There are many other speakers listed, some of whom I know, others I am unfamiliar with, so it may be unfair to highlight other presentations I am looking forward to. However, I will be a little unfair by mentioning a few names worthy of attention. Dave Huras is the President of the Communications Fraud Control Association, and he will be sharing insights from their fraud loss survey. Amit Agrawal is the Etisalat Group Director for Revenue Assuranace and Fraud Management, and I will be asking him questions about a topic which has come up several times in my career: the difficulties of establishing shared services for business assurance within an international telecoms group. And I eagerly anticipate the panel that will debate future readiness for revenue assurance and fraud management. That panel features: John Brooks of Subex, who always has plenty to say and is always worth listening to; Pedro Bravo of Portuguese multiplay operator Nos, because he is a clever guy working for a convergent comms and media provider in a small but agile market; and old friend Andreas Manolis, who has as much managerial experience as anyone working in telecoms assurance, and who now strategizes for BT. In addition, there are talks scheduled from such varied operators as Telstra, Telefonica Chile, and Teliasonera… plus plenty of telcos whose names begin with other letters than ‘t’.

I have chaired conferences before, but this time I hope to be introducing some technological innovations to the role of chairman, as well as talking about innovation in the telecoms sector. Recent meetings of the UK Revenue Assurance Group have seen us experimenting with new ways to facilitate interaction with the audience. So long as participants remember to bring their smartphones, Subex’s user conference will see us gathering real-time feedback and opinion from a business assurance audience, on the largest scale yet.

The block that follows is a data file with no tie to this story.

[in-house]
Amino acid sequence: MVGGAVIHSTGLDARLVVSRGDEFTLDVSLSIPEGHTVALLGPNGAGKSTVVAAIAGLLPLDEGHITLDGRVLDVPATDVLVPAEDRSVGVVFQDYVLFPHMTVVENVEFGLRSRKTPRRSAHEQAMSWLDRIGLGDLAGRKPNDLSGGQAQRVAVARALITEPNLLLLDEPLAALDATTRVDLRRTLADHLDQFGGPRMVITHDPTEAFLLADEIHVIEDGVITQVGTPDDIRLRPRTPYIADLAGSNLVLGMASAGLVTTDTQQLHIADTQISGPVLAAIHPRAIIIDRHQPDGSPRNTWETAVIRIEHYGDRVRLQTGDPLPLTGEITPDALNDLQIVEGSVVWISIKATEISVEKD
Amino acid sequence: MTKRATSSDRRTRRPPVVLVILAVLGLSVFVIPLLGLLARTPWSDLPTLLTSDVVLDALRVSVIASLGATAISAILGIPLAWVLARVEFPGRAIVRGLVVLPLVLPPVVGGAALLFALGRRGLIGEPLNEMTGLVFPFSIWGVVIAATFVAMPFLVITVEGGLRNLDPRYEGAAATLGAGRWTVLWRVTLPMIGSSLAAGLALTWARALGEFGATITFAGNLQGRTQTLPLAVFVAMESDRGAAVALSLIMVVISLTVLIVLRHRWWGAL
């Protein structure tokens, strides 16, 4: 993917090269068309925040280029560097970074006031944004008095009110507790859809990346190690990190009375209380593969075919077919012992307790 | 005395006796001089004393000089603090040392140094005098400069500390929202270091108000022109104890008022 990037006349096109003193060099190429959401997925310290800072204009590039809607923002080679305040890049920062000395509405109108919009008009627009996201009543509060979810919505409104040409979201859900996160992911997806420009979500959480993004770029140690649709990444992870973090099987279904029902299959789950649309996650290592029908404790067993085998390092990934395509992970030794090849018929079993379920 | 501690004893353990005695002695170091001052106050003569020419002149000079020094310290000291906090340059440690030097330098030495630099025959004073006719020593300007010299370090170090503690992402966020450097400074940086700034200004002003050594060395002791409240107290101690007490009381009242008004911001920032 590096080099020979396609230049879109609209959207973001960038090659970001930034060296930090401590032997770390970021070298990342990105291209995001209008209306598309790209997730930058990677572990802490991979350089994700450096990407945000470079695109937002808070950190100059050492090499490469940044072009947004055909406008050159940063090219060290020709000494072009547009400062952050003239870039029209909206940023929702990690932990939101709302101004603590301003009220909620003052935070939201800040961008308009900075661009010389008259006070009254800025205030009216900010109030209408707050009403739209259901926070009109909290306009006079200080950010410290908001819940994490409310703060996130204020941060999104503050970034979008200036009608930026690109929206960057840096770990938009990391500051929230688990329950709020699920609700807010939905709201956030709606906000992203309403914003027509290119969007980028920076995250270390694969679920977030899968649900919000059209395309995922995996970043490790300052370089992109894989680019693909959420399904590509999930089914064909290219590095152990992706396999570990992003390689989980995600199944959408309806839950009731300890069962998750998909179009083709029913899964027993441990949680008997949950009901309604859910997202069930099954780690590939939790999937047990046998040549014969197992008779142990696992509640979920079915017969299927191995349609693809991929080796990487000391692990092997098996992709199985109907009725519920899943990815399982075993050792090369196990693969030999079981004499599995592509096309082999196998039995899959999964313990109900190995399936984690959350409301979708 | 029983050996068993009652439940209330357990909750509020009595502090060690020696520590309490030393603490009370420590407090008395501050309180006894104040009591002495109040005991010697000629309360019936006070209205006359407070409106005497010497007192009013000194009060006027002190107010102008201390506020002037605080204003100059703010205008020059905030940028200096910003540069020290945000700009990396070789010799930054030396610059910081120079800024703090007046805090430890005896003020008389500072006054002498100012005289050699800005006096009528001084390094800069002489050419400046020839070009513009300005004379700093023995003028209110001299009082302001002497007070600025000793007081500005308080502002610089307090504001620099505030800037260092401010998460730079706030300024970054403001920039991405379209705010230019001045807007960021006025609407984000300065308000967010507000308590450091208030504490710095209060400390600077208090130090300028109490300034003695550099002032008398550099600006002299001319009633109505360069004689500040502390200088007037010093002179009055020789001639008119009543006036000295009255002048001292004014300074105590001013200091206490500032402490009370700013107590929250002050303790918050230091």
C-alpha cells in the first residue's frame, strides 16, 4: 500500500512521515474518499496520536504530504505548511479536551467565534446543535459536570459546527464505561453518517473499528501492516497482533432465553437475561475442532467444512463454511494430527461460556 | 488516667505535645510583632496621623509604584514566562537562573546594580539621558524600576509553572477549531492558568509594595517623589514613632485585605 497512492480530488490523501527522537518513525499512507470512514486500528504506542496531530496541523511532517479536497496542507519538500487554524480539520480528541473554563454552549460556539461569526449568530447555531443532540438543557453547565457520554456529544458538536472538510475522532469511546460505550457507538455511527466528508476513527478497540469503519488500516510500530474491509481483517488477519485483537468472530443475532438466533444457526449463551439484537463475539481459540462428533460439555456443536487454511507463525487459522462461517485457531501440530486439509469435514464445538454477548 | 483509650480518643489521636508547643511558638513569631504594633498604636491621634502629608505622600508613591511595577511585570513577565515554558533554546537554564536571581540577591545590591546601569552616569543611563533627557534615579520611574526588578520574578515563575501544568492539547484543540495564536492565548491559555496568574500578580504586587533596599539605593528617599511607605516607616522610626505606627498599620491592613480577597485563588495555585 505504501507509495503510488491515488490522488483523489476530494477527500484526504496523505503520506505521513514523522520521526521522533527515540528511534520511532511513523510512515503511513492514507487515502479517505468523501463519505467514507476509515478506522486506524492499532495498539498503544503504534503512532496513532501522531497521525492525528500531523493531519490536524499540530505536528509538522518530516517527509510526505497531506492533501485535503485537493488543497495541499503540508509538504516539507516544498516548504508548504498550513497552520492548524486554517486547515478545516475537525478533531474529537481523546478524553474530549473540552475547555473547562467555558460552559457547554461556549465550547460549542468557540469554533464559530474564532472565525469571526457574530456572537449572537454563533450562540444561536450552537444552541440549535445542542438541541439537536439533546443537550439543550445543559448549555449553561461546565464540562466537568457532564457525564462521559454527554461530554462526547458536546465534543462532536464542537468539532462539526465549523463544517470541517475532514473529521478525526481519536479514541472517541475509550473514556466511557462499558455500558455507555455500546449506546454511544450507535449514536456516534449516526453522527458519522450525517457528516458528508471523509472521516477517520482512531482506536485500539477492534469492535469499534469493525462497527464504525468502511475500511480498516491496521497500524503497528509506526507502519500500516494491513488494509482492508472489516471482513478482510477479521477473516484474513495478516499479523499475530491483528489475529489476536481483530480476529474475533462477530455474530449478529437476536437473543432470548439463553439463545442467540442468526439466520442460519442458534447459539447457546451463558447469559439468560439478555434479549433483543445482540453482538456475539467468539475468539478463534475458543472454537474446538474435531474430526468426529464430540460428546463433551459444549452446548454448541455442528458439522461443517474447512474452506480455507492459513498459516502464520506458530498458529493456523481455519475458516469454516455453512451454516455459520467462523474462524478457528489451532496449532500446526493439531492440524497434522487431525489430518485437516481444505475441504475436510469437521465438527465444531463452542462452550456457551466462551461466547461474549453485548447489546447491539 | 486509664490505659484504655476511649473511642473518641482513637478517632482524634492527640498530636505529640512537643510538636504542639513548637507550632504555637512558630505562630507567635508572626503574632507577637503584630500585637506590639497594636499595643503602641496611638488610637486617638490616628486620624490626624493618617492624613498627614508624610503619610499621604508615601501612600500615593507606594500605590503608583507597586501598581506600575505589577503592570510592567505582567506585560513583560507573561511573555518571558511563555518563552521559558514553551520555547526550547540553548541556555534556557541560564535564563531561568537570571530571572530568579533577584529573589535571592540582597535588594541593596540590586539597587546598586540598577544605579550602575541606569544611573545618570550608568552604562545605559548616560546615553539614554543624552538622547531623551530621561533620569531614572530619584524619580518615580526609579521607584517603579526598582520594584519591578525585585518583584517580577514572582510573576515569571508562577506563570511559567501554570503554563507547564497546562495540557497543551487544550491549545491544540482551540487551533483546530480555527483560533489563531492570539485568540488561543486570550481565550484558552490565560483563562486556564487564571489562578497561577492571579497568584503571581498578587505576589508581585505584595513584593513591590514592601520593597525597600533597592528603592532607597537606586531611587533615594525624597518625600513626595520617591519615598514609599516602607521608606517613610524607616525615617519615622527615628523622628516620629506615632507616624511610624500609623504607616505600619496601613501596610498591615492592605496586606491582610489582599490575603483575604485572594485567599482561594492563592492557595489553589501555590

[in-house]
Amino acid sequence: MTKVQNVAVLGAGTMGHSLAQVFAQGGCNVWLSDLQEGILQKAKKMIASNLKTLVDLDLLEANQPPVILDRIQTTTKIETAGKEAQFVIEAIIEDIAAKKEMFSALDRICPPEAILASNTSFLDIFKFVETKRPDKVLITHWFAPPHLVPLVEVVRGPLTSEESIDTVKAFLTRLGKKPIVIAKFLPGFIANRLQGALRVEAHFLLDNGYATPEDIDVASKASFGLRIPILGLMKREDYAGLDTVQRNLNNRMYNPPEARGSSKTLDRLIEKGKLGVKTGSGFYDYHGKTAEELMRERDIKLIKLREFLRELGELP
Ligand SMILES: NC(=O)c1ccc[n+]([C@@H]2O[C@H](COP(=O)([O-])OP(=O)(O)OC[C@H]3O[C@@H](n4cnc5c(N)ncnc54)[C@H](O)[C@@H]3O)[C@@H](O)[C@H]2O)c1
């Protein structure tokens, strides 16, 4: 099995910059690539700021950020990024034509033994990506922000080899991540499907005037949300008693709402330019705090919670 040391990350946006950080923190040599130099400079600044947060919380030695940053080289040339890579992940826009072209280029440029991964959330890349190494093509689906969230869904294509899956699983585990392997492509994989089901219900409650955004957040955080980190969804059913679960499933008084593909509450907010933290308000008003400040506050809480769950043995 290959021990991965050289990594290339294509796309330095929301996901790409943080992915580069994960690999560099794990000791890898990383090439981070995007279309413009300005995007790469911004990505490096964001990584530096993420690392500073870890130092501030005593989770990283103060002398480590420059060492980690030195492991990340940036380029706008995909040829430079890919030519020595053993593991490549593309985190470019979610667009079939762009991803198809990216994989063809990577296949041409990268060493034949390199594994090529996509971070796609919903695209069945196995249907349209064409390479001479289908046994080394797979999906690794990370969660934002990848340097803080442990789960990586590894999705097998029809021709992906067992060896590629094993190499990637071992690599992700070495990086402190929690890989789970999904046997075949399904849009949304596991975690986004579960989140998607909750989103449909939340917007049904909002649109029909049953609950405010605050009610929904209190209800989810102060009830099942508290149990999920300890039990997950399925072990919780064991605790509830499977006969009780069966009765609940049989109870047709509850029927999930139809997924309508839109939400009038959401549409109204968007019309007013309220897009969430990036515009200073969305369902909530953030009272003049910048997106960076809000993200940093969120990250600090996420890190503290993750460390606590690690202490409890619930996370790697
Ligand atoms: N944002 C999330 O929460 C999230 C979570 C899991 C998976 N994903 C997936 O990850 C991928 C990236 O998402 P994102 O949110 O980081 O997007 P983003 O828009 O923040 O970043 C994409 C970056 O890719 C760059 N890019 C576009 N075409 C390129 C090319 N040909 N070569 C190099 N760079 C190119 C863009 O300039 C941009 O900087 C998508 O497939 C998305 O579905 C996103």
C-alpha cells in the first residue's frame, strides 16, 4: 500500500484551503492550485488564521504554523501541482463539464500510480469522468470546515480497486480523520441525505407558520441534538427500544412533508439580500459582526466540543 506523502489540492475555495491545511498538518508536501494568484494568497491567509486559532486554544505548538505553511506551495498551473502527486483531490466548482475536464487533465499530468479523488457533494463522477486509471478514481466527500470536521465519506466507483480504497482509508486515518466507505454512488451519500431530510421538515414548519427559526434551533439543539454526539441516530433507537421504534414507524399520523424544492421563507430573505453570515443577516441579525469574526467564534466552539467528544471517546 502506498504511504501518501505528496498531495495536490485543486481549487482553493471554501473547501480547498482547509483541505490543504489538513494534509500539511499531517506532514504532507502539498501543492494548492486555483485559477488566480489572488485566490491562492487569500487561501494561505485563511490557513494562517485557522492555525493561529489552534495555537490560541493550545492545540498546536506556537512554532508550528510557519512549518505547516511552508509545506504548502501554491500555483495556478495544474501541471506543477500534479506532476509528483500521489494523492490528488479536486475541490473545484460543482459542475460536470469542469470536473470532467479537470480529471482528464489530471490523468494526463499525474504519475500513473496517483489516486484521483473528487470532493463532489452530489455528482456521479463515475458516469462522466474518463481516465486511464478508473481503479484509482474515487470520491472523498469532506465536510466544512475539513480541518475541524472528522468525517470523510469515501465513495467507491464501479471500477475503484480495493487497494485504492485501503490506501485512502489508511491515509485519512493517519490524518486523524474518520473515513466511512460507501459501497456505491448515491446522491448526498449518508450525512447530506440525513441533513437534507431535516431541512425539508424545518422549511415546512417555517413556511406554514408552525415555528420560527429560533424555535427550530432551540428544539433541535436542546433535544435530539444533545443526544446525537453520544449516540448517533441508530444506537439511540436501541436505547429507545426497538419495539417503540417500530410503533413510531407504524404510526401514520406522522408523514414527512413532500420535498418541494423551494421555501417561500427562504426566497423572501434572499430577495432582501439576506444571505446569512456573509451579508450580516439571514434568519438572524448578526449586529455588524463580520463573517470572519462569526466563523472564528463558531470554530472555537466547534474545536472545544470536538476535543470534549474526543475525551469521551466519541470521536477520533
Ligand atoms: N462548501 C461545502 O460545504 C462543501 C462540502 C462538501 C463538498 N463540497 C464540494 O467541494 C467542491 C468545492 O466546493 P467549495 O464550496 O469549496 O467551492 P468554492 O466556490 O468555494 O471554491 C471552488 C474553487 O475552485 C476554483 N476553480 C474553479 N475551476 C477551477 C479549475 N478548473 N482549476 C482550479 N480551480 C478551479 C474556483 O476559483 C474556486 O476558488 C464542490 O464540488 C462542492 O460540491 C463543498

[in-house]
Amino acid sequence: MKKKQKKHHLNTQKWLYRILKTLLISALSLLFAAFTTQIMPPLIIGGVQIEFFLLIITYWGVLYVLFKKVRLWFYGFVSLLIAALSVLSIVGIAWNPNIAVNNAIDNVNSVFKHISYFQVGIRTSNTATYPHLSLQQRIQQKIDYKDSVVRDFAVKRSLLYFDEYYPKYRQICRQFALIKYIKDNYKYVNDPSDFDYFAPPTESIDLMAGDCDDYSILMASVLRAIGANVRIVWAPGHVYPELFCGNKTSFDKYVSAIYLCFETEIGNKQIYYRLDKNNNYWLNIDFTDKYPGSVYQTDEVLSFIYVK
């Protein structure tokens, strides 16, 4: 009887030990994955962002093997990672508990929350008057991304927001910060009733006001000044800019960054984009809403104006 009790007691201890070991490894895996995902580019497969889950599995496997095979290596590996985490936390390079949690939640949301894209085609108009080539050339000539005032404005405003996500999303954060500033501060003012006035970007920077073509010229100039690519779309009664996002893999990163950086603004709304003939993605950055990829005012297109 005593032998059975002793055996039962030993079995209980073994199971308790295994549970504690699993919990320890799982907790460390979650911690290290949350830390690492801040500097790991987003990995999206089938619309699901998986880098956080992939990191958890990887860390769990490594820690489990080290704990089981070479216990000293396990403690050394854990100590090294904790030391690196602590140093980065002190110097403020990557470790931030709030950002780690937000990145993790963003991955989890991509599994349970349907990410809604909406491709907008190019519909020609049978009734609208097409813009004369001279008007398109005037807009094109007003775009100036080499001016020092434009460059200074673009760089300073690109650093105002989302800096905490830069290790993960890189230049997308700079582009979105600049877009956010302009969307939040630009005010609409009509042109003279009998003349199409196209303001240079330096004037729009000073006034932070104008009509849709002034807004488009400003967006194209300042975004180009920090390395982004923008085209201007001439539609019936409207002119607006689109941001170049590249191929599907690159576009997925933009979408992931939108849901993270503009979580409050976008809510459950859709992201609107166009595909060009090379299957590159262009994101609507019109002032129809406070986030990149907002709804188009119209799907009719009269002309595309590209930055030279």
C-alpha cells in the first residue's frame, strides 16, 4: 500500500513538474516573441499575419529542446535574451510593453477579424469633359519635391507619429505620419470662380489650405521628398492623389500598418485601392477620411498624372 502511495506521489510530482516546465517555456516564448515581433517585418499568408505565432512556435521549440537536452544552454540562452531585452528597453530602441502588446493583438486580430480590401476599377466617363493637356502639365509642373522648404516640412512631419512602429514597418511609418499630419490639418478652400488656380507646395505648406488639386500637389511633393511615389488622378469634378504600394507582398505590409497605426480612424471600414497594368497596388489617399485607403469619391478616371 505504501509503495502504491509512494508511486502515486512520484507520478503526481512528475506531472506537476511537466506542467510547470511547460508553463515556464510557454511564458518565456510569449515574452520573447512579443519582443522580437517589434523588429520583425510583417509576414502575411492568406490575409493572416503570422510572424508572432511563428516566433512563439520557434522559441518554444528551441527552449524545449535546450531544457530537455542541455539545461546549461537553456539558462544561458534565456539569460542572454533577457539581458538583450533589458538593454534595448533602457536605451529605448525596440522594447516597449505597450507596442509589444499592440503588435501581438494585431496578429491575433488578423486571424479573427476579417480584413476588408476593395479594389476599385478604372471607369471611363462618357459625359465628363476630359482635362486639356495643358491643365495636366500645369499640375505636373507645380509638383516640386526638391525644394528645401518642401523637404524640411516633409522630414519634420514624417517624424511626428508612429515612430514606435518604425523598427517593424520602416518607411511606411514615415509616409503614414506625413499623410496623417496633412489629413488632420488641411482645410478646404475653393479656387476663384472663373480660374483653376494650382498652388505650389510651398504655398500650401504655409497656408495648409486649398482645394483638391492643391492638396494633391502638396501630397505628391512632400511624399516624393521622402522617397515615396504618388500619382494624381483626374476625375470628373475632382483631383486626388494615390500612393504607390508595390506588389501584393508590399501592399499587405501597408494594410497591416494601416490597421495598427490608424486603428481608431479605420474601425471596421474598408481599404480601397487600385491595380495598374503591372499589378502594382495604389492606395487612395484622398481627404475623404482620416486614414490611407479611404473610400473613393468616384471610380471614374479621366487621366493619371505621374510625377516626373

It is my privilege to attend events like the Subex User Conference, and I am very grateful that Subex invited me to chair this year’s event. After an initial burst of energy, ideas and enthusiasm, there was a steady decline in the quality of business assurance conferences run by third party events organizers, until it reached the point where I no longer saw any reason to attend them. Vendors have stepped up and taken over the running of the best meetings for practitioners from around the world. The most successful vendors have grown their customer base to a level where they attract a more extensive range and depth of hands-on business assurance experience, to a single place in the world, than any generic conference provider can hope to achieve. I am very fortunate to attend several of these events each year, learning about working practices adopted, the risks encountered, and the challenges faced, from people who really know most about this area of expertise, and who come together from all over the world.

The opportunity to attend these events should be considered an important additional benefit, when telcos select a larger vendor like Subex. At last year’s event, I was greatly impressed by a case study given by Rajeev Davé of Verizon. However, I learned most from the informal chit chat that occurs away from the stage, during the breaks, over the meals and amidst the evening entertainment. I recommend that Subex customers make every effort to attend this year’s user conference, even if it means nagging their boss to get approval, and leaving their telco a little less protected for a few days. For those who already know they are going, I advise you to make the most of your time in Istanbul, by daring to introduce yourself to strangers from other telcos, and by finding new people to sit with during dinner. And for everyone who is a customer of a rival vendor, you must badger your supplier to run user events that are as welcoming, as well-managed, and as well-attended as the Subex User Conference. Otherwise, you miss out on the best source of intelligence: the insight of your peers.

To Subex customers, I look forward to seeing you in Istanbul. To everyone else, I hope we all keep finding ways to meet in person.